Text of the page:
Venezuela

Report of the independent international fact-finding mission on the Bolivarian Republic of Venezuela (A/HRC/45/33)

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Human Rights Council
Forty-fifth session
14 September–2 October 2020
Agenda item 4
Human rights situations that require the Council’s attention

Summary

The present report, submitted to the Human Rights Council pursuant to Council resolution 42/25, contains the findings of the independent international fact-finding mission on the Bolivarian Republic of Venezuela. The report contains an overview of the mission’s findings with respect to extrajudicial executions; enforced disappearances; arbitrary detentions; and torture and other cruel, inhuman or degrading treatment committed in the country since 2014. The report concludes with the mission’s assessment of responsibilities for the violations found.

I. Introduction

  1. In its resolution 42/25, the Human Rights Council decided to establish an independent international fact-finding mission on the Bolivarian Republic of Venezuela to investigate extrajudicial executions, enforced disappearances, arbitrary detentions and torture and other cruel, inhuman or degrading treatment since 2014 with a view to ensuring full accountability for perpetrators and justice for victims.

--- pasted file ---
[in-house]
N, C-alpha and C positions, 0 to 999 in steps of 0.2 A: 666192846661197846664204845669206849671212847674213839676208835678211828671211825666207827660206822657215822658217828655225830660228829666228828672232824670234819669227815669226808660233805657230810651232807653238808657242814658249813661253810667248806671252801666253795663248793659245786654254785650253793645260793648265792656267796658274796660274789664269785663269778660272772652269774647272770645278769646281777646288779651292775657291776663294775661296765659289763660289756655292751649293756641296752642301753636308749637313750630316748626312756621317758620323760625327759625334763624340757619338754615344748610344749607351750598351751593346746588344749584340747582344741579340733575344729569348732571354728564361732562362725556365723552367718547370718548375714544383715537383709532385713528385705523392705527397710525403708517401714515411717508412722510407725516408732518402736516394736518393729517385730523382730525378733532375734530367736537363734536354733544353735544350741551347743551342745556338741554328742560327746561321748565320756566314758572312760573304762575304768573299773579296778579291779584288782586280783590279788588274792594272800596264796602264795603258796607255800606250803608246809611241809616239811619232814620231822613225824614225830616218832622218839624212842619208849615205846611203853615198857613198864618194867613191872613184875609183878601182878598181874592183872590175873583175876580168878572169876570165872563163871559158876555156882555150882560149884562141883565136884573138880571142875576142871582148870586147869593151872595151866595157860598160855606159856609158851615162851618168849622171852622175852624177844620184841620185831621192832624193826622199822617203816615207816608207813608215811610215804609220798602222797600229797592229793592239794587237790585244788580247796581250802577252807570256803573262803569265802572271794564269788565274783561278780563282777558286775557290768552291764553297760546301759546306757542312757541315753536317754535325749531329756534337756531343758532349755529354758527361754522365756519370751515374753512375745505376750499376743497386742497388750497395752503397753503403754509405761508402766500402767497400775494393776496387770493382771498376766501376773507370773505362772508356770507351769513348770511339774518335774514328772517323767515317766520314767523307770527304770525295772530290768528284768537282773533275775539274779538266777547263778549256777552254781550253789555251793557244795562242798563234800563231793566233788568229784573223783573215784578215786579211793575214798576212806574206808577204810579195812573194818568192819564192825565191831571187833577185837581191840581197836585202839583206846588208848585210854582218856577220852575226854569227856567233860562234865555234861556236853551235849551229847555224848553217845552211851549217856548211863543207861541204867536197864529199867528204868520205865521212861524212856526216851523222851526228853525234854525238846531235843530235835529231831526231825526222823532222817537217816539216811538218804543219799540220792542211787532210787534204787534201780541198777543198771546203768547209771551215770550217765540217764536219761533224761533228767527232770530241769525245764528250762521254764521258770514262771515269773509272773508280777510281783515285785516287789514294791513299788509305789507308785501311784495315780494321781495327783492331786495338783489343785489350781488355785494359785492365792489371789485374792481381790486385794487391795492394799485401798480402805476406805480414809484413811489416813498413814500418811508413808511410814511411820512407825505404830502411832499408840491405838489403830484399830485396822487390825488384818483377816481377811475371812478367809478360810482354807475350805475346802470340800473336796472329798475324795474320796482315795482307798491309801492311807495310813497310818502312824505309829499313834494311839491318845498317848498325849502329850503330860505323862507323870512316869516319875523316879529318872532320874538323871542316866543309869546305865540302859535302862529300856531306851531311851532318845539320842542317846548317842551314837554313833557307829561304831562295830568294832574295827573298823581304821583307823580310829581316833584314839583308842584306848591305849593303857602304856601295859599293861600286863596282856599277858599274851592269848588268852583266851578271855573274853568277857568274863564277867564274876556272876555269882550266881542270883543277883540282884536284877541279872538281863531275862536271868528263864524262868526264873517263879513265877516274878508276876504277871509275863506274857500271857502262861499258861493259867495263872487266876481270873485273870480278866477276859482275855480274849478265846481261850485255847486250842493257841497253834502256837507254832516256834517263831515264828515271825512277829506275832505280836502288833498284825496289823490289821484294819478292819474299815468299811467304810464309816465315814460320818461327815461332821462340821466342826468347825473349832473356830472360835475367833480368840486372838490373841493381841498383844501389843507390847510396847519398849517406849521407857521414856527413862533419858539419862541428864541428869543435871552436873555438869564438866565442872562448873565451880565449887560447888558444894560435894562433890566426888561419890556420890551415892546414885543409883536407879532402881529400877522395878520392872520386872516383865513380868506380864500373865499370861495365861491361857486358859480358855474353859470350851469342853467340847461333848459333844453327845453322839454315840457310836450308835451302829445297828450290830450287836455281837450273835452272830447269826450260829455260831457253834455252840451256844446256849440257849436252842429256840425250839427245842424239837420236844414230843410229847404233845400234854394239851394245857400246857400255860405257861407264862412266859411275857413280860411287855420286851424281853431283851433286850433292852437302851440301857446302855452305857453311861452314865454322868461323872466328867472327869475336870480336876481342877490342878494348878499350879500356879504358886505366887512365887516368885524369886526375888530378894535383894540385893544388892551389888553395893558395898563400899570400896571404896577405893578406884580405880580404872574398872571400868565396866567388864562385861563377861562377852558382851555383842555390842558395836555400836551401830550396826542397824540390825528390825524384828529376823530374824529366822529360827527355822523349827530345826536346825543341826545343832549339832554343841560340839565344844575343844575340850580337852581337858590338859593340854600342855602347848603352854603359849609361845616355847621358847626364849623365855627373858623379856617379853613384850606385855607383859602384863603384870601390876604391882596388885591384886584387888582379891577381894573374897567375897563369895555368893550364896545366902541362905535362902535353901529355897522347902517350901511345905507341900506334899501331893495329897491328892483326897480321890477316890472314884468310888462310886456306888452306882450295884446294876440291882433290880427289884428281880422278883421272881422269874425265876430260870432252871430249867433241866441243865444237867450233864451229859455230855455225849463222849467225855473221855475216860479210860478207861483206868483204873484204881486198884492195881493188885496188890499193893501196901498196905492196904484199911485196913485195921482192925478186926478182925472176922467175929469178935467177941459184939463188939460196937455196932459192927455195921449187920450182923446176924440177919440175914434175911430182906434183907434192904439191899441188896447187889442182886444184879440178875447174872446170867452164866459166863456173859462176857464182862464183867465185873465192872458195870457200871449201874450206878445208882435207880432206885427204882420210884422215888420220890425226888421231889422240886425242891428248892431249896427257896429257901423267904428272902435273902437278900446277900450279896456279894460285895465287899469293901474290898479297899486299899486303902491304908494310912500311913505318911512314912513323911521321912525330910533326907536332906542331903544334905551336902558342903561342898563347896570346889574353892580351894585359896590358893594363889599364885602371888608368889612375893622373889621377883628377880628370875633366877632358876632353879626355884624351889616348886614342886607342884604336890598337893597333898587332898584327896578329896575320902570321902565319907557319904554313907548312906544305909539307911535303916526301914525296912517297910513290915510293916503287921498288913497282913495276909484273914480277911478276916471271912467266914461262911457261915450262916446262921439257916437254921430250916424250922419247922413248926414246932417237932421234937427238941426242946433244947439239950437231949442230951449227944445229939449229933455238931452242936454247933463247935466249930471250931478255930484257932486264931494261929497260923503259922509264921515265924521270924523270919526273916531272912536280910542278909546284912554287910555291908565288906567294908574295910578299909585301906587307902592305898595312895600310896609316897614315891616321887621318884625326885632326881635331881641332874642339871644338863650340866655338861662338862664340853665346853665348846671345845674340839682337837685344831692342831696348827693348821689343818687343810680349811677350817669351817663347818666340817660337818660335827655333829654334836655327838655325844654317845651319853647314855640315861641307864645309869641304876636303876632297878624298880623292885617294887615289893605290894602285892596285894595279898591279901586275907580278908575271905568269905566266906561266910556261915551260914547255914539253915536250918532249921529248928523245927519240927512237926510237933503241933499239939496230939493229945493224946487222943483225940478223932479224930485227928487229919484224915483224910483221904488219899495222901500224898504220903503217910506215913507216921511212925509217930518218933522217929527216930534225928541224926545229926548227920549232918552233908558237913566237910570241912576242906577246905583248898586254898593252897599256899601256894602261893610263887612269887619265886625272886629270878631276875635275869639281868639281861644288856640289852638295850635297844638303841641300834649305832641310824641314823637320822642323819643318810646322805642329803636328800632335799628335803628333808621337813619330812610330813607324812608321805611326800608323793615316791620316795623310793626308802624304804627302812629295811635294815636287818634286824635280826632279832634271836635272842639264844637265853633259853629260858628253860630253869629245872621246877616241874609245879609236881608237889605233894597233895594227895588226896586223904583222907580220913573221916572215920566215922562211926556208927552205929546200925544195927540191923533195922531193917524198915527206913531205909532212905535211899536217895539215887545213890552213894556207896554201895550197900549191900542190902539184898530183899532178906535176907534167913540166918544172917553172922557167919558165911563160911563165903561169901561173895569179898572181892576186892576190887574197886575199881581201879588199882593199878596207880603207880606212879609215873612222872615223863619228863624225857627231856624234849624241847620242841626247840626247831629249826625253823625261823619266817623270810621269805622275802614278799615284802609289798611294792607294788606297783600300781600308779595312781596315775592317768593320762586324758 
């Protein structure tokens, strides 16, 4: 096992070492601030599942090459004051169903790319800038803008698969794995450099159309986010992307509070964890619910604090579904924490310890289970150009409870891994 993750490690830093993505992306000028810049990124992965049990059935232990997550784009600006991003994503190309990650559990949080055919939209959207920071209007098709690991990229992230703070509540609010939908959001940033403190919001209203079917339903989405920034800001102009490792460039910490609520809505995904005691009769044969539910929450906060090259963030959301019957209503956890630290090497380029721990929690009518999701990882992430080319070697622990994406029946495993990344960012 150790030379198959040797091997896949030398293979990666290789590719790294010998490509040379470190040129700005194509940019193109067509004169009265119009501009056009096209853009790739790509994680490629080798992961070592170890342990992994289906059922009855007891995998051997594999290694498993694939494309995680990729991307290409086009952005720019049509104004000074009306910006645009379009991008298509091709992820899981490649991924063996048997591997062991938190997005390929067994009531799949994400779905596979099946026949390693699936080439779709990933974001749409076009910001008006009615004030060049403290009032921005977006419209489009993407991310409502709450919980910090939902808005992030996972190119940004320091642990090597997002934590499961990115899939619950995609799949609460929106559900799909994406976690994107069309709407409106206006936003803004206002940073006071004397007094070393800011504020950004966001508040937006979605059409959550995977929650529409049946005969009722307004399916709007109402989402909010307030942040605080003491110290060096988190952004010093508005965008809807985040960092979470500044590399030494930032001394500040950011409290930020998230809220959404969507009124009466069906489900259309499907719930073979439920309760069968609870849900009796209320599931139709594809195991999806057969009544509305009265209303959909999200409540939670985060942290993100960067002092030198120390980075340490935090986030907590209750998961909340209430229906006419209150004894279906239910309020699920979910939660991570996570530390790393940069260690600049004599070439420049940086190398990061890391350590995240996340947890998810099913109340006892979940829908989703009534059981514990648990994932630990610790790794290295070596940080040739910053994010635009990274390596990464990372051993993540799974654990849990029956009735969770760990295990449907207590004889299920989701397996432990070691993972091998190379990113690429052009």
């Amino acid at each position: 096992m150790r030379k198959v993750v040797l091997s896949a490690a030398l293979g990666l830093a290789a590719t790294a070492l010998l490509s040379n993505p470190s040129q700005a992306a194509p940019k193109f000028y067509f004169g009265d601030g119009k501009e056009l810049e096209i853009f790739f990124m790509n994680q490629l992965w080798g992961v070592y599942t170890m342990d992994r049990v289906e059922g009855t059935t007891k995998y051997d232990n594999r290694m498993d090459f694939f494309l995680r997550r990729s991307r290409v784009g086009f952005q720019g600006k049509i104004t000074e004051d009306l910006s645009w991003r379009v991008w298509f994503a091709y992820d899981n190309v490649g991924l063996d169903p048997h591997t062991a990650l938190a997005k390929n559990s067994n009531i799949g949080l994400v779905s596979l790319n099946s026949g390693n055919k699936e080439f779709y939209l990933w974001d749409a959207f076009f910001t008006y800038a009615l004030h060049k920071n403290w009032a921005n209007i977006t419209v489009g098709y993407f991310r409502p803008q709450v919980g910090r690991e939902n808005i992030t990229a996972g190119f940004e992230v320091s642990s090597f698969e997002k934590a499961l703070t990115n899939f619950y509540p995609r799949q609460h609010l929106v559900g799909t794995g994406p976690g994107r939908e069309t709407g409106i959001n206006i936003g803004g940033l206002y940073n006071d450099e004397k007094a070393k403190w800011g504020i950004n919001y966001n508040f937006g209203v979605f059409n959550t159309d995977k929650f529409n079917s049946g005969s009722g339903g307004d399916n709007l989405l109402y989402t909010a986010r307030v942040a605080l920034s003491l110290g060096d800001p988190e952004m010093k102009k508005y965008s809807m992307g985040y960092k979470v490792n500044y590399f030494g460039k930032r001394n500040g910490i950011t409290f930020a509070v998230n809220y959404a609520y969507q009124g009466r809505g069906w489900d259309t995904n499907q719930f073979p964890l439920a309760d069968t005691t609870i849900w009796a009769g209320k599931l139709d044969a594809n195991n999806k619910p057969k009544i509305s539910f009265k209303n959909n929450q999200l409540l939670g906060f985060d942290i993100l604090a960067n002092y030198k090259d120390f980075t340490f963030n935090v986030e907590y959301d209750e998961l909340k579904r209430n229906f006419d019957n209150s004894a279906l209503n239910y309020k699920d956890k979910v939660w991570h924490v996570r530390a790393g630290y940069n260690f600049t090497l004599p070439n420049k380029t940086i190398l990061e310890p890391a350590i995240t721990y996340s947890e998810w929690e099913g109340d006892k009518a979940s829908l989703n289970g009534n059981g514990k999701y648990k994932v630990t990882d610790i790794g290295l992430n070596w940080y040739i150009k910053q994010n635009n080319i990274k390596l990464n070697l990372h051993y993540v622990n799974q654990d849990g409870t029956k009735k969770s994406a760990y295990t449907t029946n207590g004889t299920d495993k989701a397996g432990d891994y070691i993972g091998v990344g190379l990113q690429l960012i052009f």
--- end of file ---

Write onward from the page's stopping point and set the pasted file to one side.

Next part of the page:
2. In the same resolution, the Council requested the fact-finding mission to present a report on its findings to the Council during its forty-fifth session. The mission produced the present report and an extended report, issued as a conference room paper, which contains more detail on incidents, analysis and conclusions.

  3. Also in the same resolution, the Council urged the authorities to cooperate fully with the fact-finding mission, to grant it immediate, full and unfettered access to and throughout the country, including to victims and places of detention, and to provide it with all the information necessary to fulfil its mandate.

  4. The mission sent correspondence to an official of the Government on six occasions between January and August 2020 and did not receive any response. The mission regrets that it was not able to meet with the Venezuelan authorities, either within or outside of the country, to discuss the mandate and to obtain relevant information.

  5. Lack of access to the country and travel restrictions related to the coronavirus disease (COVID-19) pandemic presented challenges for the mission’s work, and in some respects led to a more restricted focus than would otherwise have been the case. Nonetheless, the mission was able to gather the information necessary to establish facts and draw conclusions in accordance with its mandate. The investigation has identified patterns and documented specific incidents establishing reasonable grounds to believe that violations of international human rights law have been committed, along with crimes under national and international criminal law.